Denim is even logically a good choice to be used in a steampunk costume.  How so?  It's actually pretty simple.  Steampunk is a beautiful fusion of form and function.  Realistically, there are two ways to accomplish this.  First, you can use the materials of form for the garments of function.  It can work, and I've seen it be done rather well in the past.  However, something like a set of coveralls made of silk just doesn't make logical sense.  The second way that you can achieve this fusion is to put the materials of function into the garments of form.  Don't understand?  

via Footnotegirl

Tuesday, April 5, 2011

Beer! Keweenaw Brewing Company's Red Jacket Amber Ale

This is the second of five beers from Keweenaw Brewing Company that I'll eventually be reviewing.  If you missed out on the review of KBC's Widowmaker Black Ale, you can catch up here.

Here's a quick review: the Keweenaw Brewing Company is based in Houghton, MI and was founded by a couple of beer lovers.  One is an alum of Michigan Tech University (my alma mater) and the other is originally from Denver, CO, microbrew capital of the world.  They opened up in 2004, and have had a fast growing business ever since.  They're currently available only in Wisconsin and Michigan, but I would be unsurprised to see this expand over the next several years.  

The Red Jacket Amber Ale is one of the original three beers that the KBC started canning.  Why can?  That's an easy one.  Their cans (and their canning process) were developed for them by students at Michigan Tech.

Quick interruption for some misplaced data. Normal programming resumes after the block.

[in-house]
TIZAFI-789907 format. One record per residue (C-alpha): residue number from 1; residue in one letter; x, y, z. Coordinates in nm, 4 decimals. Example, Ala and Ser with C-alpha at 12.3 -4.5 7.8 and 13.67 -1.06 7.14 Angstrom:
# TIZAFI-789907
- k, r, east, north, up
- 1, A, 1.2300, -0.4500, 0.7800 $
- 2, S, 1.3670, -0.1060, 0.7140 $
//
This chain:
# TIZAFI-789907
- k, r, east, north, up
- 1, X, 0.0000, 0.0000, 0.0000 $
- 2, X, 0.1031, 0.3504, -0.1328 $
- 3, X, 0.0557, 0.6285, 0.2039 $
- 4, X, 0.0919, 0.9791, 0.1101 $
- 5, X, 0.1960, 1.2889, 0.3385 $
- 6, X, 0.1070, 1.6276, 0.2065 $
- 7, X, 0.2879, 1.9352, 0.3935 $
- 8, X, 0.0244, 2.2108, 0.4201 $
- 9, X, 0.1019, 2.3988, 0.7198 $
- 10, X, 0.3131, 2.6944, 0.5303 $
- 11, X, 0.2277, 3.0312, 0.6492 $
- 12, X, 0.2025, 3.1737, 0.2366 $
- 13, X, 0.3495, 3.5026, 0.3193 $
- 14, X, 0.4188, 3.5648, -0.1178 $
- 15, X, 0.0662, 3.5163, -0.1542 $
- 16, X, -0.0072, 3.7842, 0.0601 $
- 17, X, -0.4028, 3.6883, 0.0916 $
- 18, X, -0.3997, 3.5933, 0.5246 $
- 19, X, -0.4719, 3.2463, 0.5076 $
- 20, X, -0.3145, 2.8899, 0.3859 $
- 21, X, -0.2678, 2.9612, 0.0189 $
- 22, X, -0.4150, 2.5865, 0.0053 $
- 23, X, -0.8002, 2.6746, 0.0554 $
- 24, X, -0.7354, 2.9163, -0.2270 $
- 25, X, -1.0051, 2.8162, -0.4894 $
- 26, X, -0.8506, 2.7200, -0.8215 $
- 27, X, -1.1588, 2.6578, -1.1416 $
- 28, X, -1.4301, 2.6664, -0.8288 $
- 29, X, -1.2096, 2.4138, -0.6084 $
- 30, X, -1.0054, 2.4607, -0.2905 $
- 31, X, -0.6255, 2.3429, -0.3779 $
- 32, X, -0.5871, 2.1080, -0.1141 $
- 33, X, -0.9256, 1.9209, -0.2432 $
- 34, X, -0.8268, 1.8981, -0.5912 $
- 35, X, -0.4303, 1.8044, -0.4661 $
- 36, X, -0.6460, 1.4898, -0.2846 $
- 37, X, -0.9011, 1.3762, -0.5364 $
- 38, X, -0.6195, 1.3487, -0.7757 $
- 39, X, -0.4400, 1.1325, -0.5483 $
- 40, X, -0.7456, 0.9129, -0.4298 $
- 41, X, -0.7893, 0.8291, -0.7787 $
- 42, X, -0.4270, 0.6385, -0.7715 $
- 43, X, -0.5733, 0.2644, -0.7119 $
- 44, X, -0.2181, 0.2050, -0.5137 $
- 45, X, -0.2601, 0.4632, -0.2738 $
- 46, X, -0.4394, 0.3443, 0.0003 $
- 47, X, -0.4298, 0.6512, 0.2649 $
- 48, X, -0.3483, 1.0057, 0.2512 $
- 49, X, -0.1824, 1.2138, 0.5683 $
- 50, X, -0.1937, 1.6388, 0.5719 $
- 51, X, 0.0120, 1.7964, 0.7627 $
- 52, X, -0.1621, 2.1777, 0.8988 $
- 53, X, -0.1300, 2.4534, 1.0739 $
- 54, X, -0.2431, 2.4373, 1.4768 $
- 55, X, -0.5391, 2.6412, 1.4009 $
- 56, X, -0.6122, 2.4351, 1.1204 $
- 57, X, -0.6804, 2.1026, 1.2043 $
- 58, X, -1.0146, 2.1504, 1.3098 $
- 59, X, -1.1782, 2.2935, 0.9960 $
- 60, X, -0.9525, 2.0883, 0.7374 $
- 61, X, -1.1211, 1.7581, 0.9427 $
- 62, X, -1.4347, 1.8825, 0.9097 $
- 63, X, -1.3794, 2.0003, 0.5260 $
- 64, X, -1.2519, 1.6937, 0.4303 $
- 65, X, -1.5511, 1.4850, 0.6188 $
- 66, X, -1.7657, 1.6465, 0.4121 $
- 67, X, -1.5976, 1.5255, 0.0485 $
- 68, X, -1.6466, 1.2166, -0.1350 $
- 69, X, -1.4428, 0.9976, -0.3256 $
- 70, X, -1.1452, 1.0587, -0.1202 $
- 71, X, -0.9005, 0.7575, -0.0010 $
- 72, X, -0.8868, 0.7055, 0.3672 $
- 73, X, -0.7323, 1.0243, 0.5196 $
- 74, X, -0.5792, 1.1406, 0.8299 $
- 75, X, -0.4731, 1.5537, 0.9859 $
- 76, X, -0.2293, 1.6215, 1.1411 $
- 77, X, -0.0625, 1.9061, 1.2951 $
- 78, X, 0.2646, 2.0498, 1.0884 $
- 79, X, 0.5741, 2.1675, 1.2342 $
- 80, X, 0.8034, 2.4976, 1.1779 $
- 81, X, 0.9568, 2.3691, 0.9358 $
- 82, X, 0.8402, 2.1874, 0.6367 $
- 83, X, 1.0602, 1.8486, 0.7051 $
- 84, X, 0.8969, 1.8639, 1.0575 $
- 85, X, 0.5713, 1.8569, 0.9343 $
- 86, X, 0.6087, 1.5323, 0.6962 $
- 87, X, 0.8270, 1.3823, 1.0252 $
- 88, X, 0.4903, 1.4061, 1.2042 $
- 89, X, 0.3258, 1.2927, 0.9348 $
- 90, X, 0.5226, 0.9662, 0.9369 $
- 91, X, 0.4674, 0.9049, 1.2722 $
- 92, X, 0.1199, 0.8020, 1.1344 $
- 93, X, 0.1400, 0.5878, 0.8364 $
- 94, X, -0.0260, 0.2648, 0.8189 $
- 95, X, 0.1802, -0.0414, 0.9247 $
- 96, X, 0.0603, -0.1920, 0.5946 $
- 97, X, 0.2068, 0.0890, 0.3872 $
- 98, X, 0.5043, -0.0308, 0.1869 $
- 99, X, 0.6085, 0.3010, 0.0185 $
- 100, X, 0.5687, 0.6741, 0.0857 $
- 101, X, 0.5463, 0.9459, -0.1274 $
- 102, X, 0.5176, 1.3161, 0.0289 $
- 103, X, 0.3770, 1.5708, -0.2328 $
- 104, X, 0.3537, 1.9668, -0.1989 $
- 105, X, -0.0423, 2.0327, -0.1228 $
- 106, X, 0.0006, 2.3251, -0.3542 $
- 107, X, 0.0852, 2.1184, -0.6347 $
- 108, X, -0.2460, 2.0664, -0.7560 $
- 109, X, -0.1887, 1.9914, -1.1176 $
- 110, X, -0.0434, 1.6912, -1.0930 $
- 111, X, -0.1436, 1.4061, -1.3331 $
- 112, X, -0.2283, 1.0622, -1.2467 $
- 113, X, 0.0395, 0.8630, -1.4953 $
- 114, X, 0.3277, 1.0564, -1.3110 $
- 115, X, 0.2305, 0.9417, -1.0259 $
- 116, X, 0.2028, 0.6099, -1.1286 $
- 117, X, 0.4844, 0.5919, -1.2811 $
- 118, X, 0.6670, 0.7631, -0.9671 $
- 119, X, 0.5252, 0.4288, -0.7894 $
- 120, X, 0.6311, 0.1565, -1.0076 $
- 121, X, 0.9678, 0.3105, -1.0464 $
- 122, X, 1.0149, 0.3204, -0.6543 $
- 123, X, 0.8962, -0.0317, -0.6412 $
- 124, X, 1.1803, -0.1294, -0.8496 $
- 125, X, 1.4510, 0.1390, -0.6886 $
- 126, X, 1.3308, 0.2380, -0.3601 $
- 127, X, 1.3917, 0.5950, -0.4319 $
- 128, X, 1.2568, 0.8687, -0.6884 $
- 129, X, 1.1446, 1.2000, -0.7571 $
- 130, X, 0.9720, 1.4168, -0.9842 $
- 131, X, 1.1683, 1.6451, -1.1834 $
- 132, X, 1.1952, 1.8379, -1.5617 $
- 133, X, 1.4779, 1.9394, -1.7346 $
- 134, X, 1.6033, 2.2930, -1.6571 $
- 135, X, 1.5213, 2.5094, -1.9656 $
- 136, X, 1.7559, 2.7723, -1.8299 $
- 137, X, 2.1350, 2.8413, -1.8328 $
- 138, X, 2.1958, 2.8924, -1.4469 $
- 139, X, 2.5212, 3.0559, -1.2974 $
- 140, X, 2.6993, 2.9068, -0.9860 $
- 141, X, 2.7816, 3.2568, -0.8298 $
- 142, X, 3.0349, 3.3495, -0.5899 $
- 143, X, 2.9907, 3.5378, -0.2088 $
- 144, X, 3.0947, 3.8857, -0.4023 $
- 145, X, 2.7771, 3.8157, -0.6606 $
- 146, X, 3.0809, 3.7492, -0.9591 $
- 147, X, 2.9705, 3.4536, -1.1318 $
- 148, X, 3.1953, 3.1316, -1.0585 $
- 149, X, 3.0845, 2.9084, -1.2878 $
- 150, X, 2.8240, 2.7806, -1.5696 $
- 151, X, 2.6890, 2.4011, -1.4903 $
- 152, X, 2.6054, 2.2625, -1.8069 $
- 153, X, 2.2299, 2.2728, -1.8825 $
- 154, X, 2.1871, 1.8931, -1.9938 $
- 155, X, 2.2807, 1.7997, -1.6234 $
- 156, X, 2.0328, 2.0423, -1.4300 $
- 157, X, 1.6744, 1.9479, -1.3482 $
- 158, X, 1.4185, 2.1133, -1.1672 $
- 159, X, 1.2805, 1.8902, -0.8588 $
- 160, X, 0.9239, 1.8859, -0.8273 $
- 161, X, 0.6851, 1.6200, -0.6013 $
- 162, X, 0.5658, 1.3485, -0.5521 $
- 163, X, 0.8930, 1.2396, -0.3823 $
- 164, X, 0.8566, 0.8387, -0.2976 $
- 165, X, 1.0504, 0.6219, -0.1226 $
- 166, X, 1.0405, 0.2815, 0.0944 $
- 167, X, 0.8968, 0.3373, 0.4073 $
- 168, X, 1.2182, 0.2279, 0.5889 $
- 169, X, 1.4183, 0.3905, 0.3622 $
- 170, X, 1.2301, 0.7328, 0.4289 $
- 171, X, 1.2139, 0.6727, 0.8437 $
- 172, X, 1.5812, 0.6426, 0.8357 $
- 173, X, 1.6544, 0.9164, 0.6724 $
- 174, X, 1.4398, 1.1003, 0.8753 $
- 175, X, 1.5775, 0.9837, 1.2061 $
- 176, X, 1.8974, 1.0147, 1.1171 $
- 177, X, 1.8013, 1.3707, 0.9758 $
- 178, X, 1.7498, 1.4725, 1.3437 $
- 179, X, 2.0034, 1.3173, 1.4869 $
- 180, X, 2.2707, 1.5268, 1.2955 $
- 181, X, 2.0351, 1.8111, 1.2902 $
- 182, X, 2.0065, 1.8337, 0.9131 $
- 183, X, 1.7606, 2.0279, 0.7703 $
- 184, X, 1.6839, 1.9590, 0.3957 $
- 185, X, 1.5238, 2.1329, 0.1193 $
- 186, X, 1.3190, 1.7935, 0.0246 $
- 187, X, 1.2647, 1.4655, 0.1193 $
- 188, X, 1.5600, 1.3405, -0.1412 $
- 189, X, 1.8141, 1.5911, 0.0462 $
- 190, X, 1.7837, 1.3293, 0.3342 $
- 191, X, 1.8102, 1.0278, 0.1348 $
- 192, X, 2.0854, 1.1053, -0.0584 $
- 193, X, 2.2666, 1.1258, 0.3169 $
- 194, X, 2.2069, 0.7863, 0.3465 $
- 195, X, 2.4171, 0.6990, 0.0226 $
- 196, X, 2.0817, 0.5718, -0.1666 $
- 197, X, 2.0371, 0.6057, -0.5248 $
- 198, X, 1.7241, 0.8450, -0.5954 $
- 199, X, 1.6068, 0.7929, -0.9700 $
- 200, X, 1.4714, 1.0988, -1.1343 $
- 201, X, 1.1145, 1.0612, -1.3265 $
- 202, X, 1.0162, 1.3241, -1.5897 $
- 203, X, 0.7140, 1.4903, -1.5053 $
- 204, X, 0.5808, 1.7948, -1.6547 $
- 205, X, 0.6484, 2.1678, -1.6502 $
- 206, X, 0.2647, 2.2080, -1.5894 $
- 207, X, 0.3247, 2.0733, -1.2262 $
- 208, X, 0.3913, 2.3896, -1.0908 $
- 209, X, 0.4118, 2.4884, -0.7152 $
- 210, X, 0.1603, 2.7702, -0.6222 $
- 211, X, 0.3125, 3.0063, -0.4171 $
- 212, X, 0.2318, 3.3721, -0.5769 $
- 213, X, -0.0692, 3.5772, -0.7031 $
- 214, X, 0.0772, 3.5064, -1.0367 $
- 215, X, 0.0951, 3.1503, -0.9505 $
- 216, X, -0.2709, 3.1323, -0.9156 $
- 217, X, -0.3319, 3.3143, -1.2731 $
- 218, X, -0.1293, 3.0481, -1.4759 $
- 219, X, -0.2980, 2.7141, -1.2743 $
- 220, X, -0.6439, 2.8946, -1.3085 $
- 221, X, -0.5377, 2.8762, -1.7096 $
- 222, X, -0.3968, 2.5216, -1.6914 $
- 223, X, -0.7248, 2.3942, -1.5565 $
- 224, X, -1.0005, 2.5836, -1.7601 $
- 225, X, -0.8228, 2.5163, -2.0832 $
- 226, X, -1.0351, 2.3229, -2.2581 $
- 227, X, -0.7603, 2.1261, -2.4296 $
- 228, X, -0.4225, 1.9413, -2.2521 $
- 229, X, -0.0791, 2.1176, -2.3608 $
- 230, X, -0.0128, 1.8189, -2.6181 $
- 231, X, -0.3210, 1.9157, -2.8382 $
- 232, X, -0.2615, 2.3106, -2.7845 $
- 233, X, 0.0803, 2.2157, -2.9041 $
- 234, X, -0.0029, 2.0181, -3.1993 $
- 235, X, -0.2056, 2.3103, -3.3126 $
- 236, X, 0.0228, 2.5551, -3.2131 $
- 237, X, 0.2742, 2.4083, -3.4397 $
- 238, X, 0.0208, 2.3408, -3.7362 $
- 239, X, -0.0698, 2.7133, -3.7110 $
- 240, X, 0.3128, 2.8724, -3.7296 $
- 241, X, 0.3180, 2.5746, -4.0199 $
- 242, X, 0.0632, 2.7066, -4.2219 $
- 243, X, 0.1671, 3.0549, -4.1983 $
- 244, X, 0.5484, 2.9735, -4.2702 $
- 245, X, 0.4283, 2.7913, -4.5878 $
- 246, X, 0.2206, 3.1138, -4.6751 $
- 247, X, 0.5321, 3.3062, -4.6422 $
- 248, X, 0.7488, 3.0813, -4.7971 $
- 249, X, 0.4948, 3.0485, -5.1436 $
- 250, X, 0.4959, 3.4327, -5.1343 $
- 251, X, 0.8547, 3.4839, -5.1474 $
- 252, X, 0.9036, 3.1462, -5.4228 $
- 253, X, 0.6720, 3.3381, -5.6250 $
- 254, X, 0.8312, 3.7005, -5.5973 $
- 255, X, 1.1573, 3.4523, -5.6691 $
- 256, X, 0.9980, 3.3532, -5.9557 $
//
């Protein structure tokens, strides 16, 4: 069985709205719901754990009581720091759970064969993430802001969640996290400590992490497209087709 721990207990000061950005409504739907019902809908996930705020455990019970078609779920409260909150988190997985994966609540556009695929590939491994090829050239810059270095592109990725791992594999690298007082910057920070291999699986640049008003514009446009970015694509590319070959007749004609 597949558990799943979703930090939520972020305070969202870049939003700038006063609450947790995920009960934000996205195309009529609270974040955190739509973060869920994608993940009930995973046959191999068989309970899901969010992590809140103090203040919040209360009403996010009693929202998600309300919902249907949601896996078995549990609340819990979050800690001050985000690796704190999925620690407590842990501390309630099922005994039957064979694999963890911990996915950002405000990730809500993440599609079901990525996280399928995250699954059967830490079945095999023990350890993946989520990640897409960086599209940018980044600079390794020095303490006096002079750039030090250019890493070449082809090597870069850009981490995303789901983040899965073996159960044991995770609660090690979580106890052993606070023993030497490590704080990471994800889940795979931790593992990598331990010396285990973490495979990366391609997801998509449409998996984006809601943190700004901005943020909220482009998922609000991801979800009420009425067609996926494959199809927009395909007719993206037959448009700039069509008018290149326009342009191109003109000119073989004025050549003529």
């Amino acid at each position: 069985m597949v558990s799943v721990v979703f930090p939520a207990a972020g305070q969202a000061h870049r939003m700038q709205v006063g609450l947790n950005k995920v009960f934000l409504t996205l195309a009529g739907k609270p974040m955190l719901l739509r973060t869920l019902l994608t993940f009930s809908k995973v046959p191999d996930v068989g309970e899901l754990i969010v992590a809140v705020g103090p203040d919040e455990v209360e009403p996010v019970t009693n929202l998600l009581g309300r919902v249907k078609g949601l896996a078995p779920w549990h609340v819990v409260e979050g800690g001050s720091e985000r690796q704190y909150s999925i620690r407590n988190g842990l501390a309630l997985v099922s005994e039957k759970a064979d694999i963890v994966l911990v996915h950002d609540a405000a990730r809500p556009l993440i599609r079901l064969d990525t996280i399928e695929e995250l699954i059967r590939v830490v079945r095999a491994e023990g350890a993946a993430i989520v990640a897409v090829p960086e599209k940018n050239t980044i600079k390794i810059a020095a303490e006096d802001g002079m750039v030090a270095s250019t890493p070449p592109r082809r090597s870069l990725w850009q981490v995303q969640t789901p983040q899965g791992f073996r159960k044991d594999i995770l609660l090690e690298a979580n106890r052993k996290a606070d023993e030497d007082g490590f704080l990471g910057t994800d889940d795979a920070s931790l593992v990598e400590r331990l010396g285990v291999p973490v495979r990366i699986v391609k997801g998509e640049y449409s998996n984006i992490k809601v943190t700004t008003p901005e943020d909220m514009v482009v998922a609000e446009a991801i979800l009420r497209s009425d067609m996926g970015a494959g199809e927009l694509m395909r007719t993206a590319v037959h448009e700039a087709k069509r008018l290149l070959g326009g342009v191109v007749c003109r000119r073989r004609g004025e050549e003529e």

Sunday, April 3, 2011

Wedding Preview & My Favorite Things: Groomsmen Ties from Cyberoptix

This post is a little bit special.  Not only is this another in the Wedding Preview series, but I'm also going to introduce another feature, all in one post.  

I think that one of the things that is lacking in society as a whole is loyalty.  People tend to be so focused on price, that they hop around from brand to brand, supplier to supplier, all to save a few bucks.  This, ultimately, doesn't do anything to help you build working relationships.  The only way to build those relationships which are critical to success is through loyalty.  This is why I'm introducing the My Favorite Things feature.  I'll be using this feature to share some of my favorite people, places, and things with you.  They may not be the least expensive, but when they're not, they make up for it in customer service and quality.  I figure that there's really no better way to introduce this feature than by sharing Cyberoptix Tie Lab with you.

I was first introduced to Cyberoptix when Katie and I were initially considering doing a steampunk wedding.  Pull up a new tab on your browser and do a quick Google search of "Steampunk Wedding".  While there are many more couples doing this theme than when we first started looking at it, the one everybody knows about is the very first link.  The Offbeat Bride post about the wedding of Siouxzi and Allen Donnelly is still the best known steampunk wedding around.  The groom asked Bethany (Cyberoptix's owner) to design a tie for their wedding.  What she did was create one of the best ties ever designed.  She took the design from their invitations and gave it a little work over.  The resulting design, Katie and I decided to use for our wedding as well.